The HoloToolkit offers a great many, simple ways to add what seems like extremely complex features of the HoloLens, but it can be a bit tricky if you're new to Windows Holographic. So this will be the first in an ongoing series designed to help new developers understand what exactly we can do with the HoloLens, and we'll start with voice commands.
The addition of a new research mode for Microsoft HoloLens will enable researchers and developers to tap into a wider range of data collected by the device's sensors.
Deaf people primarily communicate through sign language, so understanding spoken languages can prove challenging. To bridge that gap in communication, the HoloHear team built a mixed reality app at a Microsoft HoloLens Hackathon in San Fransisco that translates the spoken word into sign language.
Now that we've got all of our software installed, we're going to proceed with the next step in our HoloLens Dev 101 series—starting a fresh project and building it into a Holographic application. Then we will output the application to the HoloLens Emulator so we can see it in action.
While the next-generation HoloLens does not have a launch date yet, we now have a better idea of how big a leap the device will take in terms of depth sensor performance.
Don't let the lack of owning a HoloLens stop you from joining in on the fun of creating software in this exciting new space. The HoloLens Emulator offers a solution for everyone that wants to explore Windows Holographic development.
Now that we have installed the toolkit, set up our prefabs, and prepared Unity for export to HoloLens, we can proceed with the fun stuff involved in building a dynamic user interface. In this section, we will build the system manager.
In this first part of my series on getting started with Windows Holographic, we are going to cover everything you need to get set up for developing HoloLens apps. There are many pieces coming together to make one single application, but once you get used to them all, you won't even notice. Now there are different approaches you can take to make applications for HoloLens, but this way is simply the fastest.
With HoloLens and its enterprise-focused software offerings, Microsoft continues to make an impression on companies looking to adopt augmented reality, with Toyota Motor Corporation among the latest.
Over the last few years, the virtual reality space has earned a welcome reputation for fostering better representational balance with regard to gender compared to the general tech industry, with women like Nonny de la Peña and many others leading the charge.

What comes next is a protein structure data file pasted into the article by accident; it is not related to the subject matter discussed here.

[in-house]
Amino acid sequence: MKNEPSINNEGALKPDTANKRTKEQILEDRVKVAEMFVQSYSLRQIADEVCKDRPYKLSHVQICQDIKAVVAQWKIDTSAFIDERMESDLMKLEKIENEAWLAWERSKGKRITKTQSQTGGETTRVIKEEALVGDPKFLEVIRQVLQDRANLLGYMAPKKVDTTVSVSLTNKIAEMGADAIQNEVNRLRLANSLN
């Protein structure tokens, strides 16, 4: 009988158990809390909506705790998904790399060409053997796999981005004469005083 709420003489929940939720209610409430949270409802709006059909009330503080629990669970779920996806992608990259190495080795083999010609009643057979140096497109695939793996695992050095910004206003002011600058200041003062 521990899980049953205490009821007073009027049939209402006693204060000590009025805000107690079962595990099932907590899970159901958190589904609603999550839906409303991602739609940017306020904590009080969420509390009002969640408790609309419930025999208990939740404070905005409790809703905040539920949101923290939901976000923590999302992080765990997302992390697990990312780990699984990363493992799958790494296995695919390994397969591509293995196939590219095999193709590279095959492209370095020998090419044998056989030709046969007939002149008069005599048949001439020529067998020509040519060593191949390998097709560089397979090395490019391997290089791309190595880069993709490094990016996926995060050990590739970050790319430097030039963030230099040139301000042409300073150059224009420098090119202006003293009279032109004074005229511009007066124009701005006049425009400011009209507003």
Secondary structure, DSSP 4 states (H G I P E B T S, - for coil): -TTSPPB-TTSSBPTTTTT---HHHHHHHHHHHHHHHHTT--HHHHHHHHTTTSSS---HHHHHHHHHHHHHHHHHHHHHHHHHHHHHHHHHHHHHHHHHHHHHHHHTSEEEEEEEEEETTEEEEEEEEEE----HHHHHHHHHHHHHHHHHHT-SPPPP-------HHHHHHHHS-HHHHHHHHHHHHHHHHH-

All those early prototype images Magic Leap is so fond of showing off are great, but they rank a far second when compared to a new set of images just revealed by Microsoft in relation to the HoloLens.
With all the talk about the impending release of the Magic Leap One, some have forgotten a very important, competing release on the near horizon: the HoloLens 2.0. Well, now we have new information that tells us when (roughly) the device will be released, as well as a few other exciting tidbits.
The release of Unity 5.6 brought with it several great enhancements. One of those enhancements is the new Video Player component. This addition allows for adding videos to your scenes quickly and with plenty of flexibility. Whether you are looking to simply add a video to a plane, or get creative and build a world layered with videos on 3D objects, Unity 5.6 has your back.
Images captured by Microsoft's next generation Kinect depth-sensing camera that will facilitate augmented reality experiences in the next version of the HoloLens and give computer vision to untold multitudes of connected devices in enterprise facilities, have made their way into the wild.
The latest preview build for Microsoft HoloLens is packed with new sharing features, including support for the Miracast protocol.
One of the most highly-cited drawbacks to the HoloLens is its limited field of view (FOV), but now it appears that Microsoft has solved that problem.
So after setting everything up, creating the system, working with focus and gaze, creating our bounding box and UI elements, unlocking the menu movement, as well as jumping through hoops refactoring a few parts of the system itself, we have finally made it to the point in our series on dynamic user interfaces for HoloLens where we get some real interaction.
Rumors are swirling today that NASA's Jet Propulsion Laboratory (JPL) may have shown us the first public glimpse of the next-generation HoloLens. Are they real? Or just a prototype? We've been digging in all day to find the answers.
We've highlighted the projects of Wavelength Studios a few times over recent months for their work in the augmented and mixed reality space. Since receiving their HoloLens headsets, they've been hard at work on both development community projects as well as efforts for clients. This brings us to their latest work—a way to control holograms on the HoloLens with our pocket-based modern miracles, also know as smartphones.